India’s COVID Crisis

India showed the world how deadly Covid-19 really is

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Photo via Northeastern under the Creative Commons license

India has been hit the hardest by Covid, and this result was inevitable

India is breaking all the records that it doesn’t want to.  A country that once seemed immune to the spread of the coronavirus has turned into the epicenter of it. On April 21st, India broke the world record for the most Covid-19 cases in one day with 314,000 cases. After that, the cases only spiked; as of 5/4/21, the 7 day average is 382,315 cases. So, what does the situation in India look like right now, how did the country get into this mess, and how is the government handling the crisis? Most importantly, how can you help?

 

What’s the situation like right now?

To say the least, it’s a calamity. We often hear the term “hospitals are at a breaking point” or “hospitals are at peak capacity.” With the situation in India, the hospitals are “broken” – they are way above peak capacity. Patients are getting turned down left and right because the hospitals simply don’t have the space for them. As a result, many are dying because they aren’t able to receive the care they need, which is truly a tragedy. Due to a major oxygen shortage, most hospitals can’t even give oxygen to critical patients. The amount of deaths that are piling up is unfathomable. What’s even scarier is how many deaths are going under reported. It is estimated that the Covid-19 deaths are being under reported by 10-15 times, meaning that the 7-day average is between 3,823,150 and 5,734,725 cases.

May was by far the deadliest month for India’s Covid Crisis (Screenshot via John Hopkins University)

How did India end up in this situation?

To put it into simple words, people thought that the virus had passed. From late March to early June, India had imposed a strict lockdown throughout the country. There were strict curfews, police spread throughout the streets, and an overall sense of urgency.

The reason that India is in such dire straits now is that they had an original surge and made the incorrect assumption that they were finished with it, and what happened, they opened up prematurely and wind up having a surge right now that we’re all very well aware of is extremely devastating.”

— Dr. Anthony Fauci

However, when June rolled around and most of the world started to ease their restrictions, India followed suit. Cases started to rise in July and spiked in August at about 90,000 cases per day. At that point though, the fatality rate was considerably lower compared to the rest of the world, leading the country to believe that they had “beat Covid-19”.  By November of 2020, life was back in full force. People reverted back to their normal life,  masks disappeared, and social distancing was well in the past.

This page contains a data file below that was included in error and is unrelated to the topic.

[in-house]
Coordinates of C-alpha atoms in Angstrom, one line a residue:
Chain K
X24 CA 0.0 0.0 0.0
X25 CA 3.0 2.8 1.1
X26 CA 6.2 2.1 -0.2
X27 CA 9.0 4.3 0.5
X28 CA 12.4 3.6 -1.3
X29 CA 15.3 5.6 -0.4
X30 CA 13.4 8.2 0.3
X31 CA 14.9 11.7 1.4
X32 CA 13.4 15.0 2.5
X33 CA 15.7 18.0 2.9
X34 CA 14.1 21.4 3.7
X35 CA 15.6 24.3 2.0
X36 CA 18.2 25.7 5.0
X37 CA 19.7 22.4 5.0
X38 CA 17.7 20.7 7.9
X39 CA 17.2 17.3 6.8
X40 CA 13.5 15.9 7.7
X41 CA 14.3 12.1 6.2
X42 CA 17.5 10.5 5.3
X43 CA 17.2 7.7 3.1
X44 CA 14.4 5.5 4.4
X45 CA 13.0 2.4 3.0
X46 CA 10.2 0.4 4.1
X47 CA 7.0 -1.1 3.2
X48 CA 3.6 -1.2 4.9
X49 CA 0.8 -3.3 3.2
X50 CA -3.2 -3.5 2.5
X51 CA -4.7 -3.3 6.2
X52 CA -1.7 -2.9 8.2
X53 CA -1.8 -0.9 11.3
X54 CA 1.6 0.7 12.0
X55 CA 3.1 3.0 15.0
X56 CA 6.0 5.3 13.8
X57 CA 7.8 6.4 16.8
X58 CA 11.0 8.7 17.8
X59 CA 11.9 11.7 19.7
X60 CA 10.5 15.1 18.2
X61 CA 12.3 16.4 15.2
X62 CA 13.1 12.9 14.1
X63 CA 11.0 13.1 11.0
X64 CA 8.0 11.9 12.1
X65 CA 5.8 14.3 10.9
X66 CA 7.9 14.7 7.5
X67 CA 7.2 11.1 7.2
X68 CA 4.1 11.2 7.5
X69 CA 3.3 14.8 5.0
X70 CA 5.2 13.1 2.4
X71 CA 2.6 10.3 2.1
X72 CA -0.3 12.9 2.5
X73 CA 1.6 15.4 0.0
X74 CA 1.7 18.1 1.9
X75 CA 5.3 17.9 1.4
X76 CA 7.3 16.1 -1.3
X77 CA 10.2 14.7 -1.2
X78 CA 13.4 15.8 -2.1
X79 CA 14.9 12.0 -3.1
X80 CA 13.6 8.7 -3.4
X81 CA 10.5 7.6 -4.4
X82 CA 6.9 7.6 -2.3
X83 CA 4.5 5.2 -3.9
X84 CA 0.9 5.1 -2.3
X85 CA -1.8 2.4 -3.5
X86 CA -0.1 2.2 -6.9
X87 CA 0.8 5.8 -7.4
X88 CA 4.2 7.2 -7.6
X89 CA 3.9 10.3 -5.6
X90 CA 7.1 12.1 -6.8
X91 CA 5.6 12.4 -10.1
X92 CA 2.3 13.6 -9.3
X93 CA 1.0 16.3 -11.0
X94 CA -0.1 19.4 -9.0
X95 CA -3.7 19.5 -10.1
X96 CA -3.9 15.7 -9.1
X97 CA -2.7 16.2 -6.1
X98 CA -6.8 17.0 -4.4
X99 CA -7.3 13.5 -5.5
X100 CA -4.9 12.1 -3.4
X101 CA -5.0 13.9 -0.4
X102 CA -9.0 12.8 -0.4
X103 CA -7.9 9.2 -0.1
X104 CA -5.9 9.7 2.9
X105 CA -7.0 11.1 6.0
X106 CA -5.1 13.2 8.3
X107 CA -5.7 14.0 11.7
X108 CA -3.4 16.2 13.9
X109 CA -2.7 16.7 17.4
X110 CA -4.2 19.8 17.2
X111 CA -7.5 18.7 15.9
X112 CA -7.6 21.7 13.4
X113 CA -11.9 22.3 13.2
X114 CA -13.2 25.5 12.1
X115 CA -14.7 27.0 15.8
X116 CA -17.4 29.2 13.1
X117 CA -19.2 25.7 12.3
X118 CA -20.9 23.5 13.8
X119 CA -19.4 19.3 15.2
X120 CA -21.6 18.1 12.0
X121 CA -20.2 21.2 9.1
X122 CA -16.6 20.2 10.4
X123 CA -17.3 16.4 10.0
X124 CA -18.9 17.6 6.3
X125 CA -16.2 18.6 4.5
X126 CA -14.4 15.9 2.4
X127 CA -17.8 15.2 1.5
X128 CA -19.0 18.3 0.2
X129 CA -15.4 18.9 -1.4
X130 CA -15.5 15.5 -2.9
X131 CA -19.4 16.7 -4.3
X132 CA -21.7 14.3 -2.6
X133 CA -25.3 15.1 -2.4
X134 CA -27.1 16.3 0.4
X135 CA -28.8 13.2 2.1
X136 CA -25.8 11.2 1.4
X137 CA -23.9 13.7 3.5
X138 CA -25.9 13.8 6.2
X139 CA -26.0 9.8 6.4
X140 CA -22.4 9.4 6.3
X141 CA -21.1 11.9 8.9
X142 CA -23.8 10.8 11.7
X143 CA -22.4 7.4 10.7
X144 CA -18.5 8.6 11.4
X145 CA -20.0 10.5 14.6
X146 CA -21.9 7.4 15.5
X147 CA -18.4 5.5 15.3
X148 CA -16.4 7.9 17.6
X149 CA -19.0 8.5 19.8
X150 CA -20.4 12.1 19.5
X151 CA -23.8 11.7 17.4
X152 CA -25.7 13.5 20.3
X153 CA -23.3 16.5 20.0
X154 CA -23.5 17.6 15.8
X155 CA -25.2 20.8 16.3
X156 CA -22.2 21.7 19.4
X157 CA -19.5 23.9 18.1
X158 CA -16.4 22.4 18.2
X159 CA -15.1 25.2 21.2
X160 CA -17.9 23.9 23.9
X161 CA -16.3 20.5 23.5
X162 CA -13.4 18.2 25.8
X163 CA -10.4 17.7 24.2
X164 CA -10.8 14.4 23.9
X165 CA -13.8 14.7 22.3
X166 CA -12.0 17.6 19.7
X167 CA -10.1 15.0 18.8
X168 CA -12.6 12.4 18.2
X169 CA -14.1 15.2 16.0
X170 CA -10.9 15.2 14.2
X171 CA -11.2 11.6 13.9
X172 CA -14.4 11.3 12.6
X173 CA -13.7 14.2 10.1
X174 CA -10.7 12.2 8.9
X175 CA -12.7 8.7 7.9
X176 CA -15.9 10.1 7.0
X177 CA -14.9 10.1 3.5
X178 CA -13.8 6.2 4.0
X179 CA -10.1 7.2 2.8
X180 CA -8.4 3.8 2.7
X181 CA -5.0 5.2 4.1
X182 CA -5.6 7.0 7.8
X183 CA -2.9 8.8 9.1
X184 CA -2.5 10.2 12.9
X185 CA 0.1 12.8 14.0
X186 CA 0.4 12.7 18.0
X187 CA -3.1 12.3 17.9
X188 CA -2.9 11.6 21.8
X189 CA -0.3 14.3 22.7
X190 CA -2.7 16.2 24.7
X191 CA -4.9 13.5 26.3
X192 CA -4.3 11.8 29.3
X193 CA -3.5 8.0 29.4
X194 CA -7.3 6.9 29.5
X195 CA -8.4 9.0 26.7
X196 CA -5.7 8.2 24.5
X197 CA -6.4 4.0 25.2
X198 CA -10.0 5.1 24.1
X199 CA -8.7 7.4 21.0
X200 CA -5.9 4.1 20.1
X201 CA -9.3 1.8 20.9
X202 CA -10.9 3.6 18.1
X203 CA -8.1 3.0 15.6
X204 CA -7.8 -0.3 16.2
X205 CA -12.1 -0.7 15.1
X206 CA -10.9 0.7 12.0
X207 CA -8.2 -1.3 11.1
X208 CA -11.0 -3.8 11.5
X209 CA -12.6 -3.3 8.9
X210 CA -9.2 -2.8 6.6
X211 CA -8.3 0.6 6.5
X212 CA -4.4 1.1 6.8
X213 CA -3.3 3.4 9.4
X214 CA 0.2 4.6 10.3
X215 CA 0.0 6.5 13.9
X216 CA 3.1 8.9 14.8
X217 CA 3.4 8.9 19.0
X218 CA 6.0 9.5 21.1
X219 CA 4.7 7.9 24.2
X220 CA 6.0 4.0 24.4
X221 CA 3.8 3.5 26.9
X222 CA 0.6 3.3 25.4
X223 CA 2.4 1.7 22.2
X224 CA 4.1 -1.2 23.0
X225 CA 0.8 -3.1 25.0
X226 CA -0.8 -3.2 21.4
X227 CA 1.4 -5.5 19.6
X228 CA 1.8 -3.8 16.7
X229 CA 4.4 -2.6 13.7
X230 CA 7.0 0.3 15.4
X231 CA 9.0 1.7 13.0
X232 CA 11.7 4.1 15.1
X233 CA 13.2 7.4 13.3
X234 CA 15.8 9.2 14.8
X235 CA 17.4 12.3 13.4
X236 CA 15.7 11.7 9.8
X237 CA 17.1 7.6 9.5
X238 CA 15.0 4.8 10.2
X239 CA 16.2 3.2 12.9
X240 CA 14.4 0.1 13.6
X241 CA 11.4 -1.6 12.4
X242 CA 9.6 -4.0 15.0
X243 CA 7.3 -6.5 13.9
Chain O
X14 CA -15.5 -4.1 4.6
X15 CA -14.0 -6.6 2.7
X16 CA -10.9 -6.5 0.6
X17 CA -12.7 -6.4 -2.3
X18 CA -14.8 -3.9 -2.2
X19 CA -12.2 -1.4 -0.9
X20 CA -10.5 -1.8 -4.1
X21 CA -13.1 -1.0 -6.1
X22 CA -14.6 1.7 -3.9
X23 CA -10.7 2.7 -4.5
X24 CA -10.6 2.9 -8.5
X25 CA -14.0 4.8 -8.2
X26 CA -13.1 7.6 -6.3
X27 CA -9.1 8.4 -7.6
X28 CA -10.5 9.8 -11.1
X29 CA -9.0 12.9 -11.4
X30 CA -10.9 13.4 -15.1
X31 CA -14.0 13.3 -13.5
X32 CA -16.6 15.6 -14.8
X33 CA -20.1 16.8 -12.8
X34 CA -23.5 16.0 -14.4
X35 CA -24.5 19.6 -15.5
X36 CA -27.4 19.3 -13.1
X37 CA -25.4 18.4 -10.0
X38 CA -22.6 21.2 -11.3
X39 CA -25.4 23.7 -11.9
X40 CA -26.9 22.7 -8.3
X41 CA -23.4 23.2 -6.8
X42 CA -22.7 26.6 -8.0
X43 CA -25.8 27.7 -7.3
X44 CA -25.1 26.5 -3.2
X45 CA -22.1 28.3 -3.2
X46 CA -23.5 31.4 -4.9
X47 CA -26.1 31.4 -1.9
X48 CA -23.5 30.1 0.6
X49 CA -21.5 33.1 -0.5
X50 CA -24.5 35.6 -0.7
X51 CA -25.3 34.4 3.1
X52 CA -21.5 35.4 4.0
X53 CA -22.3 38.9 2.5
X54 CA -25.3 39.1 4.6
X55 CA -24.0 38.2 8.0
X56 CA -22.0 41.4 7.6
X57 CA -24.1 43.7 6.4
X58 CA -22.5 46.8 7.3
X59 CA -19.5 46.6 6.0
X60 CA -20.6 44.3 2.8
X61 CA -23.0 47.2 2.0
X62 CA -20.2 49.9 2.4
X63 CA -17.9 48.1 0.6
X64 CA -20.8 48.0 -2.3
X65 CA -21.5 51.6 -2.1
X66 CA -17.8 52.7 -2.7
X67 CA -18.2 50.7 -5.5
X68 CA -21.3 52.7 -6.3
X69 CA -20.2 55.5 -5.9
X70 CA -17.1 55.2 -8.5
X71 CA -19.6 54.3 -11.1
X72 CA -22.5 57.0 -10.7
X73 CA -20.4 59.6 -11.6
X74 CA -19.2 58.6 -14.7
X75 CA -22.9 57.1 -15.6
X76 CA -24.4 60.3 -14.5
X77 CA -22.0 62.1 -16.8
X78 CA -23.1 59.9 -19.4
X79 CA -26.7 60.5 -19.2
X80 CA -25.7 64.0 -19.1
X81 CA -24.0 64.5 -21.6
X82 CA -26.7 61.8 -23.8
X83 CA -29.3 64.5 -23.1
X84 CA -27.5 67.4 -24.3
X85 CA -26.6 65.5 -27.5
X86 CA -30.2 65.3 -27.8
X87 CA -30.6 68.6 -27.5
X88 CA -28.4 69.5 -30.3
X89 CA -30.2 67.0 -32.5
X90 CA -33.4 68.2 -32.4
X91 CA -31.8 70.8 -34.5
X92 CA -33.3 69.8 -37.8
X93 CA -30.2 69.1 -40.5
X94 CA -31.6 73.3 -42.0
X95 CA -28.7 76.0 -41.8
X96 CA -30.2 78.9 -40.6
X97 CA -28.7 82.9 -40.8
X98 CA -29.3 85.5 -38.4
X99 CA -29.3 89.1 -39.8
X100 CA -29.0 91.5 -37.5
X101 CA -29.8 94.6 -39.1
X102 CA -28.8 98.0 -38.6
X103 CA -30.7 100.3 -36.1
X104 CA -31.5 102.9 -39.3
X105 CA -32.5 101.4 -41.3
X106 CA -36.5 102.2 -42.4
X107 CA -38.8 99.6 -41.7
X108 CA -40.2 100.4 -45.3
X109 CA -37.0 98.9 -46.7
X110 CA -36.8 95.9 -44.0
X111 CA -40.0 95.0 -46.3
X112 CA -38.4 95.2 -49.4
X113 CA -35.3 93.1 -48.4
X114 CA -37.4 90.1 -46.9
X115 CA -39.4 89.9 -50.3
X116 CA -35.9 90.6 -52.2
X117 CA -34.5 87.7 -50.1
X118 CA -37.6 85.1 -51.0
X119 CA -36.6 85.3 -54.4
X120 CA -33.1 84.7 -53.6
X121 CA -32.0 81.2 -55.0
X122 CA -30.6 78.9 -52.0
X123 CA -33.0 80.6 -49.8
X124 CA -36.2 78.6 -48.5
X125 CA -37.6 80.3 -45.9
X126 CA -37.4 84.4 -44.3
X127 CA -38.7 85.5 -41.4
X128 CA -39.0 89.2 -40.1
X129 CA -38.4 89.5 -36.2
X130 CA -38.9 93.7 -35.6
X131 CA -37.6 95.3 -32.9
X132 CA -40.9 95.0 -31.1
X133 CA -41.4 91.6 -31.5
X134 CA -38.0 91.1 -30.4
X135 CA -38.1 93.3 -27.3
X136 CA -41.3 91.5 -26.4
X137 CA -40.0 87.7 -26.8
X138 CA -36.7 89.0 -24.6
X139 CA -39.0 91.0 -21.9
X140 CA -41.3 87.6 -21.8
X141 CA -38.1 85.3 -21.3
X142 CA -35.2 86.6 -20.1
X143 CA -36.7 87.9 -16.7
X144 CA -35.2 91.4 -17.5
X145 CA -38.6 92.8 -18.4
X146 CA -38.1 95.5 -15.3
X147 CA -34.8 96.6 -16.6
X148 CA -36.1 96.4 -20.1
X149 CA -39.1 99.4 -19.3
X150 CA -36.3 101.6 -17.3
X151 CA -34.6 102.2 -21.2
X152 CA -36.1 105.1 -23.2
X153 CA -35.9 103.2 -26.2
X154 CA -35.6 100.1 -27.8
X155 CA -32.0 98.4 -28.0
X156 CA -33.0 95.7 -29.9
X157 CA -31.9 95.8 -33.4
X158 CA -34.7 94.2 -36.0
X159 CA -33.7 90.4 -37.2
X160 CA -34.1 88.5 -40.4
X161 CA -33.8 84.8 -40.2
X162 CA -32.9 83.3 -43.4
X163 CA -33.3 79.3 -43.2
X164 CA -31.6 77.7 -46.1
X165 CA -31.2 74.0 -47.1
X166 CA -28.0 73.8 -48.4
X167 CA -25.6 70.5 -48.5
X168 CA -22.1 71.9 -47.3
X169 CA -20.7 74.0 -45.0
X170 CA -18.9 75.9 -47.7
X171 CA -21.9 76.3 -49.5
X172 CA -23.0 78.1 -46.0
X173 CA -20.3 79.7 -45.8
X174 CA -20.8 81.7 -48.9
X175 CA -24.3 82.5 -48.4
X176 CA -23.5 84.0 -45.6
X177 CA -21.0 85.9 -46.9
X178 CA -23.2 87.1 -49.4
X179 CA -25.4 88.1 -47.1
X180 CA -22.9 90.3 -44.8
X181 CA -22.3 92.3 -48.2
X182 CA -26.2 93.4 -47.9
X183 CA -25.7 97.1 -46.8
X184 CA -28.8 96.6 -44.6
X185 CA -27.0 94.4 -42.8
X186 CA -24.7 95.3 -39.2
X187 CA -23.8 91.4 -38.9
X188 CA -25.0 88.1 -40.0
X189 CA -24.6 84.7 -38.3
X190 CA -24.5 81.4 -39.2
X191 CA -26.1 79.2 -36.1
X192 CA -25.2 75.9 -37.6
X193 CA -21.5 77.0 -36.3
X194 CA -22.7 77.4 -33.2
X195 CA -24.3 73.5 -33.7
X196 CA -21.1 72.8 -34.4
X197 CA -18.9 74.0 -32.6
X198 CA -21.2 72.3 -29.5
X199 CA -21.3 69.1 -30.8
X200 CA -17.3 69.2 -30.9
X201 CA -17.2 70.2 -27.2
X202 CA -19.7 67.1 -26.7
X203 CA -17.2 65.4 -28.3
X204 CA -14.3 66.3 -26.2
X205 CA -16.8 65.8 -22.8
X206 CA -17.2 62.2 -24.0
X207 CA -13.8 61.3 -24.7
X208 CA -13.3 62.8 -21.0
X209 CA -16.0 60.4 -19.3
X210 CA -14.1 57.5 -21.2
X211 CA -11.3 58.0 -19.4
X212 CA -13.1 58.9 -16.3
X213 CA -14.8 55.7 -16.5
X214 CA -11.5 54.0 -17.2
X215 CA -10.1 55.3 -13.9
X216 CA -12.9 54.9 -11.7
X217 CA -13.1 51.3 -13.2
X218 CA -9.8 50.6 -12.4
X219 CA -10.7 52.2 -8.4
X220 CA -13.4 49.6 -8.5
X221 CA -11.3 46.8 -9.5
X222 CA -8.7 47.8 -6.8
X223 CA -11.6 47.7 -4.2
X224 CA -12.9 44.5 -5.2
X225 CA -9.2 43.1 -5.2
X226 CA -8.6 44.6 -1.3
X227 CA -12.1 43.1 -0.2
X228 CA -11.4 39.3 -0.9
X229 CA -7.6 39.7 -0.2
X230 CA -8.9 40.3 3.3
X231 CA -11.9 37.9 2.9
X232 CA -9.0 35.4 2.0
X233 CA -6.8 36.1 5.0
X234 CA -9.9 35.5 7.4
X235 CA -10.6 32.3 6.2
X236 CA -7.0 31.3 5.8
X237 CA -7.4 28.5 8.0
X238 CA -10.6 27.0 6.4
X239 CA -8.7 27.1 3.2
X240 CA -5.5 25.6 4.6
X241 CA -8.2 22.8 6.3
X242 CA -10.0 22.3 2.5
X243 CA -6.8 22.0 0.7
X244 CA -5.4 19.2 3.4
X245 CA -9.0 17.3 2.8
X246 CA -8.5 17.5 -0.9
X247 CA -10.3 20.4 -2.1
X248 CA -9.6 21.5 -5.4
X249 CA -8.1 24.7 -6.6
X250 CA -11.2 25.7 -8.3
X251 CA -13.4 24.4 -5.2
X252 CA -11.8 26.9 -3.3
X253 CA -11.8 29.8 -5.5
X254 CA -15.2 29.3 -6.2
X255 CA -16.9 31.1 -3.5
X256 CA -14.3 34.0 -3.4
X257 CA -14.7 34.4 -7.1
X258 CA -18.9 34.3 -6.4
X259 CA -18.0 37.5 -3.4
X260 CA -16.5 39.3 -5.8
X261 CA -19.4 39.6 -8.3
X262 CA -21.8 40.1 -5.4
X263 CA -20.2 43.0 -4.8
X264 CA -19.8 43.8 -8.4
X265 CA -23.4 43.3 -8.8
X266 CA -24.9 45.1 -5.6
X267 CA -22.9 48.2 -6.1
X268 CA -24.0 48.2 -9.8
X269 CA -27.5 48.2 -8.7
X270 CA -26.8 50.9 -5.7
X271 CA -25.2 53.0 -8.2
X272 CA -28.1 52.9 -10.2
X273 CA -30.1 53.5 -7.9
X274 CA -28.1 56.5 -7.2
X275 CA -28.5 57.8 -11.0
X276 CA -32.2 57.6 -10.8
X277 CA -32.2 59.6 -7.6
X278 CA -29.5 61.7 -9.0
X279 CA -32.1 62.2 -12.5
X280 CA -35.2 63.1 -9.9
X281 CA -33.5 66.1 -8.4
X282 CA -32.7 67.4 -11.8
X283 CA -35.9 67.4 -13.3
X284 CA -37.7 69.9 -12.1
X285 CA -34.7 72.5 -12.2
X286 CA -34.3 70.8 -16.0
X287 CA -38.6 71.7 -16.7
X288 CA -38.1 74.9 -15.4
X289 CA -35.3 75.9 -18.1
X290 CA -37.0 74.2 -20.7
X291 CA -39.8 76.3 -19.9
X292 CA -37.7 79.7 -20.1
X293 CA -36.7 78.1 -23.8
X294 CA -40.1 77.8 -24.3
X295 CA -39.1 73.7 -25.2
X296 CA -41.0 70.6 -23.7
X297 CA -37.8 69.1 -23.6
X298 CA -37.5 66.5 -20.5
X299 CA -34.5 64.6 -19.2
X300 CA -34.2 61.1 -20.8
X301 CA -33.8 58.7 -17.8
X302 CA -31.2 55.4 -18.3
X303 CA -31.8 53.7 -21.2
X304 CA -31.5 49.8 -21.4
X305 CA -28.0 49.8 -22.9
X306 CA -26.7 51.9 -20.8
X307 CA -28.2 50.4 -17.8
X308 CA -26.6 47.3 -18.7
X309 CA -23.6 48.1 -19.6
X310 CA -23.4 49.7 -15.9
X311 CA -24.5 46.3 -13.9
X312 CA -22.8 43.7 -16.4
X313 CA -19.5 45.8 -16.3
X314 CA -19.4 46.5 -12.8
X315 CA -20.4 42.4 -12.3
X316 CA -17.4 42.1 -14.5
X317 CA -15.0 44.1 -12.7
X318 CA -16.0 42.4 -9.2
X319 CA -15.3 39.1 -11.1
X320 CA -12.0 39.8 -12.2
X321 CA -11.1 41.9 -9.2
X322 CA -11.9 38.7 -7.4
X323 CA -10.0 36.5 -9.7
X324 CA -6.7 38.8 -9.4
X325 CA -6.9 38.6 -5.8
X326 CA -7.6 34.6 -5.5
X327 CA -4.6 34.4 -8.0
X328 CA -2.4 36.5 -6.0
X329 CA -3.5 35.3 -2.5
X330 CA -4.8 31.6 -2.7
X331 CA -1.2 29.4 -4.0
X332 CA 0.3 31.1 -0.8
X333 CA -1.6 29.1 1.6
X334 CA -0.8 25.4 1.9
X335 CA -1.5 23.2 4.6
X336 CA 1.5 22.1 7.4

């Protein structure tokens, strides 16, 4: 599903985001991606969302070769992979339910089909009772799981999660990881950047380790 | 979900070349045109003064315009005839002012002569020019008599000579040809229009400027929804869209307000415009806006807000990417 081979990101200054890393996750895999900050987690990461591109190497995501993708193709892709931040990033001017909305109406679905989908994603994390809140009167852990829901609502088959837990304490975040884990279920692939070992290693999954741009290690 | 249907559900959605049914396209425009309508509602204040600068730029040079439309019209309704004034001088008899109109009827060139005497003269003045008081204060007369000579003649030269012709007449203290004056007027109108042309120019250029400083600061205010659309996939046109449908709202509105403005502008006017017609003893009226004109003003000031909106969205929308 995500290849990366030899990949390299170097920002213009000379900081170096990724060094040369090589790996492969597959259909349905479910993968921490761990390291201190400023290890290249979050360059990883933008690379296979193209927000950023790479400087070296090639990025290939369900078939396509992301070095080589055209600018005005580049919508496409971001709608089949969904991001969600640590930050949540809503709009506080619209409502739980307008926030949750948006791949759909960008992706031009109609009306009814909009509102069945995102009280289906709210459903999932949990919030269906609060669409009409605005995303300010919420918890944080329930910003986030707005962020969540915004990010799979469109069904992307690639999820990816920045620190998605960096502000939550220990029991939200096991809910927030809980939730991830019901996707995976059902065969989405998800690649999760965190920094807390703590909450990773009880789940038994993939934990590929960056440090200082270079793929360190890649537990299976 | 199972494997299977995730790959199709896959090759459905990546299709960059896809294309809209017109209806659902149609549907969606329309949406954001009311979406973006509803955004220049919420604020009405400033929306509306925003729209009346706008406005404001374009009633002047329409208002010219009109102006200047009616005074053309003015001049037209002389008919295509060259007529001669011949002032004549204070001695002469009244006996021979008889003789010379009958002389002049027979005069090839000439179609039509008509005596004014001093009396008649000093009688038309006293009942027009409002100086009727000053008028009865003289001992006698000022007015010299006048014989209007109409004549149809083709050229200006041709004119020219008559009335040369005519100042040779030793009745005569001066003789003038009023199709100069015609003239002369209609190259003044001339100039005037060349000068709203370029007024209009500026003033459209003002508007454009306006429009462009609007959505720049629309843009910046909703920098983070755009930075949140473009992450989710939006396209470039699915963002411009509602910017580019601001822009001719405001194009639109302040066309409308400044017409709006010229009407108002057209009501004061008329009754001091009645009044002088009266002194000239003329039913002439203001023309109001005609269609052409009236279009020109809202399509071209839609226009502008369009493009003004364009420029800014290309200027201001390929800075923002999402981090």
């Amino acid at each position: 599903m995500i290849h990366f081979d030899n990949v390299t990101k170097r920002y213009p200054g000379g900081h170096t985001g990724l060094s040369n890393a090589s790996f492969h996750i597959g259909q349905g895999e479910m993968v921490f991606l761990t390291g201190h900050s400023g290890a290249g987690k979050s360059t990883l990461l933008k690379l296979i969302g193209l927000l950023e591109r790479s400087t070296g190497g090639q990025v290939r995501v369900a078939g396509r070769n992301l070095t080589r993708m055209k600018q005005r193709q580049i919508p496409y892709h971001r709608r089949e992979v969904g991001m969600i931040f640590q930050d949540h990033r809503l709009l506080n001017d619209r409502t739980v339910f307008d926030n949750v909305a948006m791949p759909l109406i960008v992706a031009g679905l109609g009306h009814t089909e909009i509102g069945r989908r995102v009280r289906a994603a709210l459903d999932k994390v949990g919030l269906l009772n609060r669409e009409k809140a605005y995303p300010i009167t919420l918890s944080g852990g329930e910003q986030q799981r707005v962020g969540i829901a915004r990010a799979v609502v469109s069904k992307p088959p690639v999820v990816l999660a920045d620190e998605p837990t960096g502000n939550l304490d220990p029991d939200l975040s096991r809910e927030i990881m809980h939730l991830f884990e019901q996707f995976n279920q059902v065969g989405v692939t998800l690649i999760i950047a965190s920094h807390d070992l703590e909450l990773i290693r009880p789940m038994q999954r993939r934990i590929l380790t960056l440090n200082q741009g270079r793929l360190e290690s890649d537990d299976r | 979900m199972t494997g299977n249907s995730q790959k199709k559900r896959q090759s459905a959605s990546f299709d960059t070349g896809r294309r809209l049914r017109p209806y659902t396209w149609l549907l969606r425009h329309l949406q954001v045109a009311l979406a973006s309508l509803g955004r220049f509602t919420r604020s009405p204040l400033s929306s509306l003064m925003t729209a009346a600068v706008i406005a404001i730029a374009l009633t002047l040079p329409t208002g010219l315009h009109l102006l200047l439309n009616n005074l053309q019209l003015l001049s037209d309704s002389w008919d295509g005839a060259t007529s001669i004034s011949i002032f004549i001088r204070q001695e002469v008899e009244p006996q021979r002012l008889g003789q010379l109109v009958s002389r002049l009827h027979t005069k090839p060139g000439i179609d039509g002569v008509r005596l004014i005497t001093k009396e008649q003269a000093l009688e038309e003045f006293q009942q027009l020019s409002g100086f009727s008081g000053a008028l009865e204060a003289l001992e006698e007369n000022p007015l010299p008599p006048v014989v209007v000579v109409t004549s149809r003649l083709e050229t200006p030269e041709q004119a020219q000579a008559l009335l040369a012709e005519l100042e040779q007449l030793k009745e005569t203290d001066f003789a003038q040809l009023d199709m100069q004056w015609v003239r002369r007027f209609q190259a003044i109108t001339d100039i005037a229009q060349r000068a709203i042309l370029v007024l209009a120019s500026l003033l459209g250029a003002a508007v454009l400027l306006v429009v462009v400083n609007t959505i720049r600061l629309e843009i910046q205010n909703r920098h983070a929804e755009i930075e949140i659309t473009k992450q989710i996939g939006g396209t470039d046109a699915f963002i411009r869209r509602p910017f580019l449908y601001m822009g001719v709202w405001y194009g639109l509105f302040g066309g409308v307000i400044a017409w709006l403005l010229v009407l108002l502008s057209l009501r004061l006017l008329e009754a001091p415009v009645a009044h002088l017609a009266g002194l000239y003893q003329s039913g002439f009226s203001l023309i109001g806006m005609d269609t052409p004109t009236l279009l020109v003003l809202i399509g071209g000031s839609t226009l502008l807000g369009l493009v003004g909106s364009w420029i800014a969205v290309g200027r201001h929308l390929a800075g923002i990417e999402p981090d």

Things were looking bright for the people of India until about early March. Throughout March, cases were on a slow incline and by the end of March there were about 60,000 cases a day. The government continued to stand firm that they had overpowered the virus. But oh, how wrong they were. Once April arrived, the world watched in horror as COVID ravaged through India. Deaths were increasing at an exponential rate. Hospitals were engulfed by patients and doctors were forced to work 24/7. It soon became clear that no nation was immune to COVID.

Doctors bringing medical supplies to lower income areas in India (Photo via Sciencemag under the Creative Commons license)

How is the government handling the situation?

Similar to what the Trump administration did at the beginning of the pandemic, it is up to the Indian states to set the restrictions. Although all states have lockdowns instituted, some have stricter regulations than others. Granted, the national government is takings some actions, but many have criticized them for being negligent and unsafe in their decisions. They held massive political rallies without any social distancing or mask mandates– characteristics that are cited for super-spreader events.

Prime Minister Narendra Modi, who has received a lot of criticism for his handling of the Pandemic (Photo via Wikimedia under the Creative Commons license)

How can you help?

After reading all of this, it may seem that you can’t do much to help with the situation. However, there are few ways you can make a difference- with the main thing being donating to charities. Linked below are some trustable charities that you can donate to. Another greatly appreciated way to help is through spreading awareness on social media. The more people that know about the crisis, the more money and resources will be donated.

Direct Relief: Distributes medical supplies and concentrated oxygen

Oxygen for India: Ensures that hospitals have oxygen cylinders for patients

Project HOPE: Provides medical supplies and educates communities on how to stop the spread of Coronavirus

Association for India’s Development: Donates PPE and oxygen to hospitals

The Indian Red Cross Society: Provide medical resources to hospitals and helps to administer vaccine shots